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Heart Disease Health Center

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Take a Nap, Protect Your Heart?

Large Greek Study Suggests Midday Siestas Cut Heart Deaths
WebMD Health News
Reviewed by Louise Chang, MD

Feb. 12, 2007 -- Eat right, get plenty of exercise, don’t smoke and -- take a daily nap?

Naps aren’t generally included in the litany of good-for-your-heart lifestyle choices recommended for lowering cardiovascular risk, but they may soon be.

New research suggests a midday siesta may reduce a person’s risk of death from heart disease, possibly by lowering stress levels.

The findings must be confirmed, but Dimitrios Trichopoulos, MD, a study author, tells WebMD there is little downside to taking naps -- and there could be big health benefits.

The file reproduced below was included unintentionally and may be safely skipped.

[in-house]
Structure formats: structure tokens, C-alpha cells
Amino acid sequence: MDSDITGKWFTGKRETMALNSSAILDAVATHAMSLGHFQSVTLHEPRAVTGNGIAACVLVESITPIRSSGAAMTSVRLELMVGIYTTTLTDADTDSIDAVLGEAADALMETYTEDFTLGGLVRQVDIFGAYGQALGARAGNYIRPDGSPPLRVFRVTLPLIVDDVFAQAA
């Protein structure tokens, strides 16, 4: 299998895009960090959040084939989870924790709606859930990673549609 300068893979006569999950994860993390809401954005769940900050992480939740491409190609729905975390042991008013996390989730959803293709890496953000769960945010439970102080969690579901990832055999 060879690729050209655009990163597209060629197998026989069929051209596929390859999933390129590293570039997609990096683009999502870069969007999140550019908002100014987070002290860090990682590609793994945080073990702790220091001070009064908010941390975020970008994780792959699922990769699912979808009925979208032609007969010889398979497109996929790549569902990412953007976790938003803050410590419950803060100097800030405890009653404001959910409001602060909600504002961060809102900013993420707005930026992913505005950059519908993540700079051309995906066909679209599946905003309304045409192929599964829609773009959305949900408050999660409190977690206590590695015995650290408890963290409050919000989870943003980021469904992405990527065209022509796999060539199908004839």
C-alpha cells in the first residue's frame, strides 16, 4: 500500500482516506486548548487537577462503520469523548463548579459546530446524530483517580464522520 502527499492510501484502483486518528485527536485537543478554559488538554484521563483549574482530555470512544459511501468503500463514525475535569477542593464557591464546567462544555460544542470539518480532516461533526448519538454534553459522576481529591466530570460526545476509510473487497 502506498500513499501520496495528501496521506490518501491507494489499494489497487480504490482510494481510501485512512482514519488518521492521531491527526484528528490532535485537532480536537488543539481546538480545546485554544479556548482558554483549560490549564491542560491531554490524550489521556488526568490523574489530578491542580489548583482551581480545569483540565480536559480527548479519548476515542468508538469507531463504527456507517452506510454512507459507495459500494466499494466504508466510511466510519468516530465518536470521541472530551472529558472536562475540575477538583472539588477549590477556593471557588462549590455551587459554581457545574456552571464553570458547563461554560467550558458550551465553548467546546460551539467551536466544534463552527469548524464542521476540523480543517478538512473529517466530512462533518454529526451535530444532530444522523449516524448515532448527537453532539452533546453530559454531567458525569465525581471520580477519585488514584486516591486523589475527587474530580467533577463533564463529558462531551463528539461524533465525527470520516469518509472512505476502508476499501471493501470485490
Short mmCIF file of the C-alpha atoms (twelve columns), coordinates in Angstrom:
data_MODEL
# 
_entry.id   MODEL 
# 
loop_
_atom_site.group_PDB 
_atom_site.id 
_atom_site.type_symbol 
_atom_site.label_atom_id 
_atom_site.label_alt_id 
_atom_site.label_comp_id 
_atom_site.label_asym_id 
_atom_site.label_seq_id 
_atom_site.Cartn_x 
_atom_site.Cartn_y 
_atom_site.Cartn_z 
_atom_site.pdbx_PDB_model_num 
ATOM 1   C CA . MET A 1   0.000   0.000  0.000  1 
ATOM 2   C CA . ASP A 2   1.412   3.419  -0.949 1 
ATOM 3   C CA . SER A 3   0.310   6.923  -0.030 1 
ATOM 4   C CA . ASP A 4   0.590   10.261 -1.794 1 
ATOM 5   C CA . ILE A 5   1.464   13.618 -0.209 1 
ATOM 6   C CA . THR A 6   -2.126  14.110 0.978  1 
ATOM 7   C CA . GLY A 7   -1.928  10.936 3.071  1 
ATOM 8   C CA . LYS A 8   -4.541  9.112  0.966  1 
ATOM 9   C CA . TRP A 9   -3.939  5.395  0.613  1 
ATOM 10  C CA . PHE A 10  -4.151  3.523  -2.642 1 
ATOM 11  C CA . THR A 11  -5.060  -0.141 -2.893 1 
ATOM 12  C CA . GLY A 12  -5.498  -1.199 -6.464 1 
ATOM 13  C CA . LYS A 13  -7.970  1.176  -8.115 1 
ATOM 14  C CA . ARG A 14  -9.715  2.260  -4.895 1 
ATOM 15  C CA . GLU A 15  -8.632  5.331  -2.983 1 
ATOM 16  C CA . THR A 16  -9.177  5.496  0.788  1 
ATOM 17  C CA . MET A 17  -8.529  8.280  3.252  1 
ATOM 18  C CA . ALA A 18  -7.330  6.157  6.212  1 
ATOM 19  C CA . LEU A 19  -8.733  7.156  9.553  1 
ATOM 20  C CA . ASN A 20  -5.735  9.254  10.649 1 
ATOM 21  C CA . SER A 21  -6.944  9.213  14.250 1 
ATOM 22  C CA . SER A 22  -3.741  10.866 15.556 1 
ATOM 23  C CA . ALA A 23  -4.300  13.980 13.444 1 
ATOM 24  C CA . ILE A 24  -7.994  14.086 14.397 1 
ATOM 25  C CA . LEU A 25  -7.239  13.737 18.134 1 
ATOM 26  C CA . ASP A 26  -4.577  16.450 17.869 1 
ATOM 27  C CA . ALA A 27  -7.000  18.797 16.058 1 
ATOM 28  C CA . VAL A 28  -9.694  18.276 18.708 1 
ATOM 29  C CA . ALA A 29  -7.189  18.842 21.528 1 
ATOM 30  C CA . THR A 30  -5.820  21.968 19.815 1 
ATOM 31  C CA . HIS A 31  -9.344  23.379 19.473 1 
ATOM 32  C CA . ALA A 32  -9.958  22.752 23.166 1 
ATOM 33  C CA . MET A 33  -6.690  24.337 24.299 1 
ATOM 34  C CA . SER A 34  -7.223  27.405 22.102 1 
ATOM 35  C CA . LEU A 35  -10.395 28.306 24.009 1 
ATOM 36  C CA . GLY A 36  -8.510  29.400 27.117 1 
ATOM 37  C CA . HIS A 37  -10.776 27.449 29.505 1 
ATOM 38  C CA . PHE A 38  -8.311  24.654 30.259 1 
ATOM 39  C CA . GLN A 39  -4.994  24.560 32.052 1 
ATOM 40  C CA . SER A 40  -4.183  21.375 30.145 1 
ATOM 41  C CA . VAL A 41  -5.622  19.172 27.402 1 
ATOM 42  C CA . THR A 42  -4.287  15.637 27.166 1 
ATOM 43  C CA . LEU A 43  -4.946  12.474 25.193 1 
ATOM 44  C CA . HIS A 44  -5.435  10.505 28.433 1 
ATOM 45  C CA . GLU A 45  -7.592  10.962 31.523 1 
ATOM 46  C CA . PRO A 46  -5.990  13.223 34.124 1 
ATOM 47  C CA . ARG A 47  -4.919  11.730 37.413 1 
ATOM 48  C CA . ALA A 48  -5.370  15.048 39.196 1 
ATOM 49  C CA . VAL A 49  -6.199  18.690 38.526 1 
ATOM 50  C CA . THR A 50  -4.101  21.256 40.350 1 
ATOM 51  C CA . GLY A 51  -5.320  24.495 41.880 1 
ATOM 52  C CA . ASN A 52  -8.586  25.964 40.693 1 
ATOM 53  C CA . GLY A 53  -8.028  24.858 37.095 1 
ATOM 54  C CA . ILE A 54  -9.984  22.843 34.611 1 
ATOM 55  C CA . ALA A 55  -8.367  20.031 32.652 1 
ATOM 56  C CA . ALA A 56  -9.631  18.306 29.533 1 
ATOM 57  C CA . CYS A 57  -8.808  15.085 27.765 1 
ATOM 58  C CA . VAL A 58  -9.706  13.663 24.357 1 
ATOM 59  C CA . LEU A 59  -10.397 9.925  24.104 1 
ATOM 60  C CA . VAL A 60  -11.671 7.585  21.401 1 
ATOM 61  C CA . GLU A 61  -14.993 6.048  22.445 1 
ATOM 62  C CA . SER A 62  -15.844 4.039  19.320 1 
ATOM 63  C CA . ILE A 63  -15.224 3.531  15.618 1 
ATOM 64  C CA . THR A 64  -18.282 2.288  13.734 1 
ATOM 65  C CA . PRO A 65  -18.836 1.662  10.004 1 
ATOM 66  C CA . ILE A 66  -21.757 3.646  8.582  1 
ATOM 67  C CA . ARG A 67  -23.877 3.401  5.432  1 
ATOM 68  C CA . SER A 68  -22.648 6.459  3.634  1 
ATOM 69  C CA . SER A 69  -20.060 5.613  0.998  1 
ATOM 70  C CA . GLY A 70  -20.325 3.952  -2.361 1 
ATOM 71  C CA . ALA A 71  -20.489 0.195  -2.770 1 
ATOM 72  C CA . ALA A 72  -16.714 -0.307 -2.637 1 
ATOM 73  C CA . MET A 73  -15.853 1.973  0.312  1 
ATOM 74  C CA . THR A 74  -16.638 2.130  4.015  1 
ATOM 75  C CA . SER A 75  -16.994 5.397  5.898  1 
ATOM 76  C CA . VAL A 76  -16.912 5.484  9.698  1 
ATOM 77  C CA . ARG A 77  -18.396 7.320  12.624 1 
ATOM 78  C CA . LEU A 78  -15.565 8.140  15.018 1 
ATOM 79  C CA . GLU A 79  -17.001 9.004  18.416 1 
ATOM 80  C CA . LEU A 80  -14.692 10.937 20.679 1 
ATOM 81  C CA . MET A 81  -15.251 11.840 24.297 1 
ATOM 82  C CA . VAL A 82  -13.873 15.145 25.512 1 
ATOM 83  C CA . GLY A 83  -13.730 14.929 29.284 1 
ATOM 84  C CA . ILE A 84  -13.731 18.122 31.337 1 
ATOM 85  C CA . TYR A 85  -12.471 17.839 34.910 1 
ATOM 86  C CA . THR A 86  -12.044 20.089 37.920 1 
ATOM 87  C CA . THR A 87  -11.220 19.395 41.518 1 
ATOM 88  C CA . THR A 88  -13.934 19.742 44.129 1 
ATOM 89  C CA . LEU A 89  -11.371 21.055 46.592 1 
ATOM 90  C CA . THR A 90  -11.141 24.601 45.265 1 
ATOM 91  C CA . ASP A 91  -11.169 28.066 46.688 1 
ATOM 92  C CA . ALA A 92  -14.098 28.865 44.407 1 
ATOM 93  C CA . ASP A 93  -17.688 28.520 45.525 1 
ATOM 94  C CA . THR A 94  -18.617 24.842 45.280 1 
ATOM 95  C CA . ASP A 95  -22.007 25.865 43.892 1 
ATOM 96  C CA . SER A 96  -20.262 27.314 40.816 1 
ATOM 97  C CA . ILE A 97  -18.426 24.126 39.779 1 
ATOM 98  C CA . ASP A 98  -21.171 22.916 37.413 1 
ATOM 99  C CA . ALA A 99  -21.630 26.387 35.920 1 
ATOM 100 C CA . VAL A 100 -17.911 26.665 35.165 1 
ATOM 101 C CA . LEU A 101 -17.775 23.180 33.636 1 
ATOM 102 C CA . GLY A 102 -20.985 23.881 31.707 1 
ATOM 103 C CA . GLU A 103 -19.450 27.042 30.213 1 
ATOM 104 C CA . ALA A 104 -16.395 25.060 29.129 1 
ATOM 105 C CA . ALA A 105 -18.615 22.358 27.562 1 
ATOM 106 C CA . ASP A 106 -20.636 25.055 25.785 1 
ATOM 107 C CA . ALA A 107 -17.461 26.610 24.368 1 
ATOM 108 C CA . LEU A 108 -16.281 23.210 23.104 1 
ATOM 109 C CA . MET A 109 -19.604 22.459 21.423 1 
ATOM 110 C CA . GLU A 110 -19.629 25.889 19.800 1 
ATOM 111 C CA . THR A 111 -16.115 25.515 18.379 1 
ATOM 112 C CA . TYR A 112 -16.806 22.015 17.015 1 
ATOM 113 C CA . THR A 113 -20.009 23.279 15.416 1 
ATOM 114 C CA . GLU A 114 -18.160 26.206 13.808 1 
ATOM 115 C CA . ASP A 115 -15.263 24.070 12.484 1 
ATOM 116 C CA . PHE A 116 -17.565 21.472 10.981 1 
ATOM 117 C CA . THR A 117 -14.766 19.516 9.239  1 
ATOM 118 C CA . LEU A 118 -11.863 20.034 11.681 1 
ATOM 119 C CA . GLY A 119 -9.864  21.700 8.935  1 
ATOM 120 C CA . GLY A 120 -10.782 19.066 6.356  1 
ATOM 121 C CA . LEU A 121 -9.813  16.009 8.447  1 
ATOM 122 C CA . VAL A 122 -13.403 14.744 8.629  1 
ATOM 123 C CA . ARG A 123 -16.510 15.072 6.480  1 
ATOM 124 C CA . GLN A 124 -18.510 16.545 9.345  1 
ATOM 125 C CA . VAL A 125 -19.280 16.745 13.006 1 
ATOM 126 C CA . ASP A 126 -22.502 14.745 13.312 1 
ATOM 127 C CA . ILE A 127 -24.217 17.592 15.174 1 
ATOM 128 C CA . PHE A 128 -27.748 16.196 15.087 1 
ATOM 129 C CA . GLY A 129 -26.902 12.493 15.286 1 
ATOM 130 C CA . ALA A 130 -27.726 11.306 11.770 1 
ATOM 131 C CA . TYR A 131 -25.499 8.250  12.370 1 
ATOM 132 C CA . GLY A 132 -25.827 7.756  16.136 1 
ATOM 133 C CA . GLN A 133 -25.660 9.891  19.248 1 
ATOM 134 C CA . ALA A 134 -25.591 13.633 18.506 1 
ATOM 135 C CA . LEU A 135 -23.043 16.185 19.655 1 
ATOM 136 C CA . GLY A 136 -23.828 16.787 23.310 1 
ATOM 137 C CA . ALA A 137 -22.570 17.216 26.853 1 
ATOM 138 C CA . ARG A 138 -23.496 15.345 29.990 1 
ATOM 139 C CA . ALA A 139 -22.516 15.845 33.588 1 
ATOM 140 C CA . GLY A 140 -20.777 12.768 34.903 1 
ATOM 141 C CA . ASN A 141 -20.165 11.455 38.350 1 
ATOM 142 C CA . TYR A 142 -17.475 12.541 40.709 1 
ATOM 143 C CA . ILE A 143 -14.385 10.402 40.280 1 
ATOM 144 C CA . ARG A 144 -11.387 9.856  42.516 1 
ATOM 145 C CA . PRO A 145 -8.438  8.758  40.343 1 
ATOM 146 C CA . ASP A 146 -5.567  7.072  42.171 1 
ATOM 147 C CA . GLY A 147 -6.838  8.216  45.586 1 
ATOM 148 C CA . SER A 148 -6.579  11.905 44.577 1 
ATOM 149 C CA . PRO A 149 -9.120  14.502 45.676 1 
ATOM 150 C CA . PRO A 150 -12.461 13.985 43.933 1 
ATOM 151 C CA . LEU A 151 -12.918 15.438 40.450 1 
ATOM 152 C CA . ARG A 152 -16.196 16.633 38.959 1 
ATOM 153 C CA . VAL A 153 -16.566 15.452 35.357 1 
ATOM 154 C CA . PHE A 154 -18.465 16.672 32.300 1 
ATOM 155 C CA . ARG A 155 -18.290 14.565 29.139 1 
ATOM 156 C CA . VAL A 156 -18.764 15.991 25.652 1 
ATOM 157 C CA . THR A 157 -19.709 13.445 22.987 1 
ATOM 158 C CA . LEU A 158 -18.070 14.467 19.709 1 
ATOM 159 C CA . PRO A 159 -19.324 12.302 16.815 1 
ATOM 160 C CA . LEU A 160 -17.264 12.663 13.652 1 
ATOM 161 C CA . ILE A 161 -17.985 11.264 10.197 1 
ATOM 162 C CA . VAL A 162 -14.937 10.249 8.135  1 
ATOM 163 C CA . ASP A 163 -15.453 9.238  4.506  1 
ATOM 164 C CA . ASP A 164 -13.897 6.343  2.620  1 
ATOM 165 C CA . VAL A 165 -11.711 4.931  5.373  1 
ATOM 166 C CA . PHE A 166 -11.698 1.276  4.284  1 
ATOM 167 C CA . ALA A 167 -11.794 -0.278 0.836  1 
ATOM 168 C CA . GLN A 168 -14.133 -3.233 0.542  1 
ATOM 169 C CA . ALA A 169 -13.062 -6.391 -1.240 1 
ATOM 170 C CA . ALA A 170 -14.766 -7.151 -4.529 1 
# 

“The siesta is a victim of progress. Most of us aren’t in the position to take a daily nap,” he says. “But our research suggests that the practice could help protect the heart, and we need further studies to find out if this really is the case.”

Part of the Culture

Trichopoulos says the research stemmed from the observation that heart disease death rates are lower in Mediterranean and Latin American countries where midday siestas are part of the culture.

His own earlier research in a Greek population provided weak evidence in favor of the nap hypothesis, but another, larger study, conducted in Costa Rica failed to show an association.

The newly published Greek study by Trichopoulos and colleagues from the Harvard School of Public Health in Boston, and Greece’s University of Athens Medical School is the largest ever to examine the issue in a previously healthy population.

A total of 23,681 residents of Greece with no history of heart disease, stroke, or cancer at enrollment were followed an average of 6.3 years.

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